That the hen should be sombre but the cock conspicuous is not surprising in large birds, such as Ducks and the larger Game-birds. But in a less degree it holds good also in the case of many small birds, such as the Blackbird, Blackcap, Wagtails, some of the Finches, and Buntings; but in all these (except the Blackbird) the colouring of the upper parts tends to harmonize with their surroundings.
Among the Plovers and Sandpipers the Dotterel (Charadrius morinellus) and Phalarope (Phalaropus hyperboreus) may be mentioned as exceptional, for with them the female is more brightly coloured than the male. The explanation lies in the fact that these males perform the duties of incubation.
Most sea-birds are equally showily coloured in both sexes. They nearly all have pure white under parts, which strongly contrast with the grey or black of their upper parts; as, for instance, Terns, Auks, Gulls, Divers, Grebes.
Here it must be pointed out that (1) parts of plumage which are never displayed are dull-coloured; (2) parts which are out of sight when the birds are at rest, but which appear during flight, or under excitement, are often ornamented with beautiful colours or patterns. Examples may be found among Pheasants and Sandpipers. Conspicuous marks exposed during flight possibly act as danger signals. Probably all such showy colours and patterns are made use of in courtship and in battle.
The larger Gulls take three or four years before they attain to mature plumage. The plumage of quite young Gulls is sombre. The stages through which they pass before arriving at maturity are supposed to be recapitulations of former states of colouring.
II. Birds which nest in holes.
As a rule, both sexes of such birds have conspicuous plumage; as Woodpecker, Kingfisher, Sheldrake; and, among foreign birds, Parrot, Toucan. But small birds, such as Tits, Nuthatch, are much less brightly coloured than larger ones.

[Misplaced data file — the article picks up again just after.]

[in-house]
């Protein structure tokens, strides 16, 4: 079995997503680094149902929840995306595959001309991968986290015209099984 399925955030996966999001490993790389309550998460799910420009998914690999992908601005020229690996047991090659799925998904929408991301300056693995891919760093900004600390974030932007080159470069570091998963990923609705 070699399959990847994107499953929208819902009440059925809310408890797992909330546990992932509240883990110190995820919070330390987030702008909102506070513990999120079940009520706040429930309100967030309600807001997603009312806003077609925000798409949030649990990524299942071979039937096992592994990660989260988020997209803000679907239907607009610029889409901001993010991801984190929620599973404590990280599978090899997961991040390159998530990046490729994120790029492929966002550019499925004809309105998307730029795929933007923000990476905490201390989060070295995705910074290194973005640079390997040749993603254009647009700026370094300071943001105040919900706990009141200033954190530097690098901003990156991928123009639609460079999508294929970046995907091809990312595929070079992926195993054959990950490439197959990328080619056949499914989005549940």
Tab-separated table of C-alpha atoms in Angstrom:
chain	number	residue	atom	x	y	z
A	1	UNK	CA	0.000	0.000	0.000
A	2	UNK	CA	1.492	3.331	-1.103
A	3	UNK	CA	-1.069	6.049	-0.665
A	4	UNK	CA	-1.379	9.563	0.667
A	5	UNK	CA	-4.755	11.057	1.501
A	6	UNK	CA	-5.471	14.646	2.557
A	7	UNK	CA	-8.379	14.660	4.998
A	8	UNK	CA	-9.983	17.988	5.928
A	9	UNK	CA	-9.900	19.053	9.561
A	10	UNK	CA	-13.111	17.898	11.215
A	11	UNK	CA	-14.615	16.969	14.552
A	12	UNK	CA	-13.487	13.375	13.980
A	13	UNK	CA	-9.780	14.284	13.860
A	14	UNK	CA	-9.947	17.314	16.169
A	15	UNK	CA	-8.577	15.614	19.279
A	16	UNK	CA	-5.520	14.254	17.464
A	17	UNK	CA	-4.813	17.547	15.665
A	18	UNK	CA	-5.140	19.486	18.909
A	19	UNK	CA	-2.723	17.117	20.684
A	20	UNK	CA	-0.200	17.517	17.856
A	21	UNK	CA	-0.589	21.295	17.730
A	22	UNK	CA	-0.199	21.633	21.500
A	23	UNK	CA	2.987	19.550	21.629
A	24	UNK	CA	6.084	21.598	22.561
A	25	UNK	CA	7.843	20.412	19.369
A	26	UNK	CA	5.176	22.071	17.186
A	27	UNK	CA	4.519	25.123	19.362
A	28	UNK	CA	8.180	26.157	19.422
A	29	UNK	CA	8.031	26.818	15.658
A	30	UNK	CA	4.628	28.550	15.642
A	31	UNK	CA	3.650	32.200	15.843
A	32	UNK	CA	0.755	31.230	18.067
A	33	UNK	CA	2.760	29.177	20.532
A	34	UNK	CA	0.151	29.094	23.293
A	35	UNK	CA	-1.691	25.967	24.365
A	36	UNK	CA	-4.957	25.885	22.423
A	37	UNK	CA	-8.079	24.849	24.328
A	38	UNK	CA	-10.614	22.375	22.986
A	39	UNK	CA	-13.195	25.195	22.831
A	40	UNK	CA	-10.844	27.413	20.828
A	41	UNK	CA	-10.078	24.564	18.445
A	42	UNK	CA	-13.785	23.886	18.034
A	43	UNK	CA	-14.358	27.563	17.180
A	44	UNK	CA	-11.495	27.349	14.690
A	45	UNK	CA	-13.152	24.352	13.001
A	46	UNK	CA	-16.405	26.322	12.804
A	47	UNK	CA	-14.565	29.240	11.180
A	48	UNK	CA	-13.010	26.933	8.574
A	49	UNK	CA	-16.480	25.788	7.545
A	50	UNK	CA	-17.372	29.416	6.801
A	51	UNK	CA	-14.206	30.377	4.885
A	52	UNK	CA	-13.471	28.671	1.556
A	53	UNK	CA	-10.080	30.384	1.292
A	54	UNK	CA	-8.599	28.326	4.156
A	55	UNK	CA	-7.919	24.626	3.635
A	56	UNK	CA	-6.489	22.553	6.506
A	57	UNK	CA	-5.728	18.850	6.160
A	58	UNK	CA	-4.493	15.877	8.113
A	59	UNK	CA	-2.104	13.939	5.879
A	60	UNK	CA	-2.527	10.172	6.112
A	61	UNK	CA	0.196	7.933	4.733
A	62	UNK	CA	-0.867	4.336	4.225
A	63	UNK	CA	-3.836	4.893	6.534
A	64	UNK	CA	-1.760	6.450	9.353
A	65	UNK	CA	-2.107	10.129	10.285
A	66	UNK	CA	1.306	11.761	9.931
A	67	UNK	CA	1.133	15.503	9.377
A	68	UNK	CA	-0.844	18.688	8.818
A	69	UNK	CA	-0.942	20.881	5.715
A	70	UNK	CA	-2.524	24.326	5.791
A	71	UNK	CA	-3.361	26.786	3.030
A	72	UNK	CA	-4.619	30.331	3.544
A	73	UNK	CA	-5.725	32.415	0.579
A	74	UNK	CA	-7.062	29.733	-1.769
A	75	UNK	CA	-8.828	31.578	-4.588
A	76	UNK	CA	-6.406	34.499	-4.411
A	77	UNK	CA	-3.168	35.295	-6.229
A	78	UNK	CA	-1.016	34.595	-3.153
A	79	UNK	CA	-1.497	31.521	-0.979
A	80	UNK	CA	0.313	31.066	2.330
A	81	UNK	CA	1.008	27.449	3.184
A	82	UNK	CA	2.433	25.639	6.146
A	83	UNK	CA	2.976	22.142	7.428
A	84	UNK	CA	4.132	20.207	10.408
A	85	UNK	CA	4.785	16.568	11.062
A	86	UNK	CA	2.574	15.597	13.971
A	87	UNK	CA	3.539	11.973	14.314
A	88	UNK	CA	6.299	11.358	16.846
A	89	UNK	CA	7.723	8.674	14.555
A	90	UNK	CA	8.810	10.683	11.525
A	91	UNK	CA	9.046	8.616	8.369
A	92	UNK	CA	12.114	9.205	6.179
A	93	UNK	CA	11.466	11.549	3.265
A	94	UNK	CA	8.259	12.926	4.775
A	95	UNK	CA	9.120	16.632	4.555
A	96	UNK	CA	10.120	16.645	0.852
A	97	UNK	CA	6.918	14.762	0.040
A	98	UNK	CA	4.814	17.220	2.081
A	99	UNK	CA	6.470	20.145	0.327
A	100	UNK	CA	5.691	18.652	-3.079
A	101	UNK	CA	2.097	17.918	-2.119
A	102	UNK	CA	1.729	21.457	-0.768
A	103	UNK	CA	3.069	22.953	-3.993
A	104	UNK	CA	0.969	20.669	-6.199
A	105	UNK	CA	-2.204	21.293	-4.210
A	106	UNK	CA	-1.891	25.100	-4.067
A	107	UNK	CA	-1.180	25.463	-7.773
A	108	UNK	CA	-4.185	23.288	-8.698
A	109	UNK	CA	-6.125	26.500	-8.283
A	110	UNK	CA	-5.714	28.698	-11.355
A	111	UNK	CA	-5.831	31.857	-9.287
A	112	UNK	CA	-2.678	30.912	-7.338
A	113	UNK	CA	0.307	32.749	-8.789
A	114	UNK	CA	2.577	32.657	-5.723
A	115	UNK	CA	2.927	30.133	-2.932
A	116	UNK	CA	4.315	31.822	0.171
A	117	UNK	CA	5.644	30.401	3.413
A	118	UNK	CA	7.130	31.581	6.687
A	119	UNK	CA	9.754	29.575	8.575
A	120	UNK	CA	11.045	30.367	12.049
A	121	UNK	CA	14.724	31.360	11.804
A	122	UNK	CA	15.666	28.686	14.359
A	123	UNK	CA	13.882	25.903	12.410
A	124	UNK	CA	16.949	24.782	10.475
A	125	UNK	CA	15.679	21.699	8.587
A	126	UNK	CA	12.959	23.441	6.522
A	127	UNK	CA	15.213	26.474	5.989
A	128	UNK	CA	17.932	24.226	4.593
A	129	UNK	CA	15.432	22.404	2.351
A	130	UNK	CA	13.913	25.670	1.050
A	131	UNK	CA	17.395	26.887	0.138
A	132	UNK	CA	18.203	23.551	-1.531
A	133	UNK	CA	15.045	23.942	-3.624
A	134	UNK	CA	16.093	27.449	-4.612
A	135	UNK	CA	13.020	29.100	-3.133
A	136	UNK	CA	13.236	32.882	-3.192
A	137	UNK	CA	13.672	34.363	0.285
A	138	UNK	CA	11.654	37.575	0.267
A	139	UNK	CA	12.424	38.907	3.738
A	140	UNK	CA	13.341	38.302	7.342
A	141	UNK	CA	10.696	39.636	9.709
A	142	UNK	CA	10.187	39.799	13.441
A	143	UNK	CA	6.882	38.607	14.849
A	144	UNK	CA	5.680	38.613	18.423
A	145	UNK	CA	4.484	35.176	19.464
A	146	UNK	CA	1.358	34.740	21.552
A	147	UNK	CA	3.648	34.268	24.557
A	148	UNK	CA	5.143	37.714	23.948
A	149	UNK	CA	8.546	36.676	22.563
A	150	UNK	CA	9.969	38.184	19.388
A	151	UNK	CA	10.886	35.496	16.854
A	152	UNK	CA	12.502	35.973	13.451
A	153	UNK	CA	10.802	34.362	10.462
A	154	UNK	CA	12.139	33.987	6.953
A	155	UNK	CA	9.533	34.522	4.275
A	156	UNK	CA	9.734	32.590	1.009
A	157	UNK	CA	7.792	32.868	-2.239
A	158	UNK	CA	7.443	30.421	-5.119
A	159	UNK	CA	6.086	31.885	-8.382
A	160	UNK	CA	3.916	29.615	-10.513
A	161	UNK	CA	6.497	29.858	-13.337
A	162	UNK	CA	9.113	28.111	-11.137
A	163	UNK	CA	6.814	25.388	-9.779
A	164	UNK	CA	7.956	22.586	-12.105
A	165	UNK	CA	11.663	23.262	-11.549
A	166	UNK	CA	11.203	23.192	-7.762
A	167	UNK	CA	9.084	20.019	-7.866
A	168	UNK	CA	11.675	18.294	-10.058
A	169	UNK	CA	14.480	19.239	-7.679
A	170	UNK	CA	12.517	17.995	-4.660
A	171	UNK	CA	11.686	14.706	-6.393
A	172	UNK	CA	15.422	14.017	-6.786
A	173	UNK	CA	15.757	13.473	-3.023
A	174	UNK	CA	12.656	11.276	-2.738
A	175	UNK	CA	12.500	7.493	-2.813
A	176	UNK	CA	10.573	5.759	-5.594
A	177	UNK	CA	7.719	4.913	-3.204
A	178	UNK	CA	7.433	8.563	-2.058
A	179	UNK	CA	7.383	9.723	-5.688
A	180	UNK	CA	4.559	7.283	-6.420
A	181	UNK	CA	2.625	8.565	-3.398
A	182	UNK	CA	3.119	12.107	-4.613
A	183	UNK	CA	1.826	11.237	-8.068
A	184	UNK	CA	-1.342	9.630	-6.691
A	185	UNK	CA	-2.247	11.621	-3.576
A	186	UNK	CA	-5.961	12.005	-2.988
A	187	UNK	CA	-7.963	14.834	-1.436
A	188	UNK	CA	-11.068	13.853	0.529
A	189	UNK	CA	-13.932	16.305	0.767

There are some noticeable exceptions to this rule. In the case of the Wheatears and Redstarts, the hens are sombre in colour, and the cocks much more striking looking. According to my own experience of Saxicola œnanthe and Ruticilla phœnicurus, they place their nests quite out of sight. I have very little acquaintance with the other members of these genera, but, so far as I can gather, the nests of some species are usually quite hidden, whereas those of others may be as much open to view as are many nests of the Pied Wagtail. Is it possible that with our common Wheatear and Redstart the sombre hues of the hens' plumage date back to a time when the nest was always more exposed to view?
The Wryneck and many of the Petrels are also exceptions, as both sexes are clad in dull-coloured garb. I know of no satisfactory explanation.
III. All British birds which build covered nests have both sexes alike, and are sombre in colouring. They are small defenceless birds, such as the Wren, Willow-Warbler, and Dipper.
IV. Nocturnal birds, e.g. Nightjar, Owl, have plumage which will conceal them during the day. At first sight the Barn Owl would seem to be an exception, but this species is much more retiring than most of the others, and hides away entirely out of sight.